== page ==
Free Solo introduces us to Alex Honnold, a rock climber who in 2017 became the first (and only) person to perform a free solo climb (without the assistance of any safety ropes or harnesses) on the El Capitan Wall in Yosemite National Park. The documentary follows Alex as he prepares for the big climb, showing us who he is and what he’s up against, before we follow him up the 7,500-foot rock formation.
While Free Solo is very much a story about an incredible human accomplishment, the documentary smartly puts a lot of focus on the El Capitan itself, and on the breathtaking scenery around it. This is a film that celebrates nature as much as its protagonist, and is absolutely gorgeous as a result. Directors Jimmy Chin and Elizabeth Chai Vasarhelyi and their fellow cameramen (themselves key characters in this documentary) go well beyond just capturing the incredible vistas and landscapes in the film; they keep you on the edge of your seat as they climb the wall along with Alex (albeit with safety gear). Not only does it add some extra anxiety as they are quite open about their fear of distracting him and inadvertently causing his death, but by staying up close and personal with Alex as he tries to shimmy around the cliff’s toughest spots keeps you holding your breath despite the fact you know he’s going to make it in the end.
The film also does a great job on educating you on the wall itself, digging into specifically challenging sections and explaining the various approaches that can be taken and all the risks associated with them. You spend a lot of time with Alex scaling the wall in safety gear beforehand as he gets to know the climb, and watch him and others slip and fall in their harnesses. Even though his ultimate success is a foregone conclusion, the insight you feel like you have on El Capitan, and having seen certain sections go wrong for Alex earlier on, allow Free Solo to fill you with both suspense, and a technical fascination.
While these little touches do go on to make the climb itself a wonder to behold, the background knowledge that he’s going to succeed does suck a lot of the tension out of the film before we get there. There’s a lot of great exploration into Alex and his world, but I did find myself checking my watch as the second act stretched on just a bit too much. It’s a sin that’s quickly forgotten once Alex begins his triumphant ascent, but the film does nonetheless feel a bit uneven as a result and could possibly have benefited from a less linear structure.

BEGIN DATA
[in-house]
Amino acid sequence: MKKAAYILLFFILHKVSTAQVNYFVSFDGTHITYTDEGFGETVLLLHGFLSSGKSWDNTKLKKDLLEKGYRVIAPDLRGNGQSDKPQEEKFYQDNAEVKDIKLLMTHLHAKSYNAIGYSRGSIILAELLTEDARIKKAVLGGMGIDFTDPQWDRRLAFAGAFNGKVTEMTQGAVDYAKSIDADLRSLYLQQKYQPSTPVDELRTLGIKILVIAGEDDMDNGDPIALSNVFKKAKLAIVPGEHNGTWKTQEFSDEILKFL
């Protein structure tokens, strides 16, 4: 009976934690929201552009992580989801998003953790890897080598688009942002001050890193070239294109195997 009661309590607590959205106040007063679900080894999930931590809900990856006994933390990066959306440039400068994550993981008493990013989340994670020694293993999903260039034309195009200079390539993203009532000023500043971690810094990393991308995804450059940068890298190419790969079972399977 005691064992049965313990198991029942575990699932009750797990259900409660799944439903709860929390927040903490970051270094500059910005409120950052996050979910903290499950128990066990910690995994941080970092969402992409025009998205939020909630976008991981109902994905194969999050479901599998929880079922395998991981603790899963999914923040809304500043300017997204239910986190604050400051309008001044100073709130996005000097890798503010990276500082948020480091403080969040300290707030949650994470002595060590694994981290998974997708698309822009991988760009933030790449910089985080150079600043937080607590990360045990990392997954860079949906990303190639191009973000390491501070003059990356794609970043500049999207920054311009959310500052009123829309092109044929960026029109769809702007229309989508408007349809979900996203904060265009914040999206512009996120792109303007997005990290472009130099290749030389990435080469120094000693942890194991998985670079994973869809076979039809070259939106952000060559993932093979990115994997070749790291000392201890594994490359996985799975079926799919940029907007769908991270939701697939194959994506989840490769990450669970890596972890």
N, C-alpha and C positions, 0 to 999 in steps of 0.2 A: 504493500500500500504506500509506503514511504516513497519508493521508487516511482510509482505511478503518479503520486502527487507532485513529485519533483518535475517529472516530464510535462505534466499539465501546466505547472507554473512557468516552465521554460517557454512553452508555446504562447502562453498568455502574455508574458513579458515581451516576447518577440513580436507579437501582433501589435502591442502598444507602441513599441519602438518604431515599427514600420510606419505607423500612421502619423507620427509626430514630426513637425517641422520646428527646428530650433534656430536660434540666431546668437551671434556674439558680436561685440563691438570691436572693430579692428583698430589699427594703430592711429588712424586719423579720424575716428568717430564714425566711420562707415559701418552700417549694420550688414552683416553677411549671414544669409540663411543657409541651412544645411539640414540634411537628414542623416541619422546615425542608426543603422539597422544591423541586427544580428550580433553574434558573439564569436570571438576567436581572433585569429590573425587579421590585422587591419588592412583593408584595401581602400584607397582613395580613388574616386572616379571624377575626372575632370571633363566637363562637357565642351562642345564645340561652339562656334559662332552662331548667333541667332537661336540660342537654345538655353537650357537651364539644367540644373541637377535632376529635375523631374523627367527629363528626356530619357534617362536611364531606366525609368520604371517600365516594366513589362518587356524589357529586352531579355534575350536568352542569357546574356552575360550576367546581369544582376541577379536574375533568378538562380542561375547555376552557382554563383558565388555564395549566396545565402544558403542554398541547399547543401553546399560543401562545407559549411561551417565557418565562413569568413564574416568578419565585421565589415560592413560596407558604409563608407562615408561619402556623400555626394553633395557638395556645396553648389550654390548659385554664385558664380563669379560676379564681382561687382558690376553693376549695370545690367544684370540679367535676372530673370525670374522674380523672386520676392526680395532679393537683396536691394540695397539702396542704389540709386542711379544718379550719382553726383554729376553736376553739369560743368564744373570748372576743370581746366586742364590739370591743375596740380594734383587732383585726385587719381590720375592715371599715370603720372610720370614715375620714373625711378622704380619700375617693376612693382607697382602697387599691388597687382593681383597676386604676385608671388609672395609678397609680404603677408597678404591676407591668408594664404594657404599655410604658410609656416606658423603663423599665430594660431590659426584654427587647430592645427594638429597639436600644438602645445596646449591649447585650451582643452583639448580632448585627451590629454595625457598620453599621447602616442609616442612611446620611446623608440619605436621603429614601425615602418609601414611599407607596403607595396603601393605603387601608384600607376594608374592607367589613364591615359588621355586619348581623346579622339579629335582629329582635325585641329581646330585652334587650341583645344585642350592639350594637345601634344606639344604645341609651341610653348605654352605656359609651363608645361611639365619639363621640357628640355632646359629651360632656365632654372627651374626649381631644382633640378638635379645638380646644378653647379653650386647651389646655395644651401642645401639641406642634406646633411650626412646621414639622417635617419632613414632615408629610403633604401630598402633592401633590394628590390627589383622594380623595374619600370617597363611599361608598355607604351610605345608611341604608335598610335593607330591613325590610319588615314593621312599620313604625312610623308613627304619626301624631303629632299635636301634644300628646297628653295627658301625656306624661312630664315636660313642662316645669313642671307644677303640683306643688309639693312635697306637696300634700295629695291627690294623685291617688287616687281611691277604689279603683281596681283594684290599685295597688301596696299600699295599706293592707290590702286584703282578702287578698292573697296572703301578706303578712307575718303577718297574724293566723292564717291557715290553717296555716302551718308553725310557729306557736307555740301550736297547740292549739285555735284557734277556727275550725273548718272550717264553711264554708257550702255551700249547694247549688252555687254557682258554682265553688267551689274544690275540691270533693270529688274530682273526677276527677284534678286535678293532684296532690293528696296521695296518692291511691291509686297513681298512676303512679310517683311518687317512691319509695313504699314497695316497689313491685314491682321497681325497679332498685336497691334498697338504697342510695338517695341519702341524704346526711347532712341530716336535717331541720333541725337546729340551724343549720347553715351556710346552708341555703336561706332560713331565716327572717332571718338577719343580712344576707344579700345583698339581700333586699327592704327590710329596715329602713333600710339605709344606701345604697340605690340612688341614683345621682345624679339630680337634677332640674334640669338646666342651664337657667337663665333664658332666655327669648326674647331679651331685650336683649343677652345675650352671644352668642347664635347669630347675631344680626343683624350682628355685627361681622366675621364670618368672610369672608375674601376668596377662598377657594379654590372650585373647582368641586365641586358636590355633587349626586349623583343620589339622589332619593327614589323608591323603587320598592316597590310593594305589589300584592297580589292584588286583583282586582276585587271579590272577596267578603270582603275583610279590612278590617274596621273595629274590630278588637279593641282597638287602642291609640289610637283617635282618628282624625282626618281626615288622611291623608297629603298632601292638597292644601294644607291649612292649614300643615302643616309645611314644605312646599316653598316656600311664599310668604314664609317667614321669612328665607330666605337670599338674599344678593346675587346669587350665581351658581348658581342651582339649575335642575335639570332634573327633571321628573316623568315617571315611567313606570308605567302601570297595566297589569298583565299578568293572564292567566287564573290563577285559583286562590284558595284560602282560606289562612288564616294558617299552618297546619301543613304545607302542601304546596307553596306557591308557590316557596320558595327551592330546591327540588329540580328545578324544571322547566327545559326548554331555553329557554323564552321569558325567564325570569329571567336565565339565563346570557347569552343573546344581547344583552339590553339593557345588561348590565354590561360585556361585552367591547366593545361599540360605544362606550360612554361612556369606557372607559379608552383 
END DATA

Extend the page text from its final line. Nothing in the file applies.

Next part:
Luckily Alex himself is likeable and intriguing enough that getting to know him over the first half of the film is pretty interesting in and of itself. There’s no doubt something life affirming about his enthusiasm and courage, but there’s a real melancholy to him as well that’s both uncomfortable and fascinating. He’s incredibly passionate about what he does and is well aware of the risks he takes, but it’s hard to shake the hints of detachment he exhibits whenever he’s confronted with how quickly it can all be over for people in his community. Death to him is almost like stepping on gum, something to be avoided if possible, but not something to get caught up on. It’s clear that the psychological element is critical to succeeding (and surviving) his hobby, but it’s hard to watch the effects his shrugging off has on the people who love him. He’s a fascinating subject, and has left me still wondering whether I think it’s extremely selfish, or extremely kind, that he never tells his mother or girlfriend when he’s leaving to attempt a free solo climb. Only after, when he’s survived it.
Free Solo presents a fascinating window into its titular hobby. It’s beautifully shot and perfectly captures both the suspense of the climb, and the wonder of nature. Though there is a niggling feeling in the back of your mind reminding you that he did already do it, the examination into Alex’s world and the thrill of the third act easily outweigh any nitpicks.
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‘Free Solo’ opened in limited theatrical release in the US on September 28, 2018 and opened in limited theatrical release in Australia on January 24.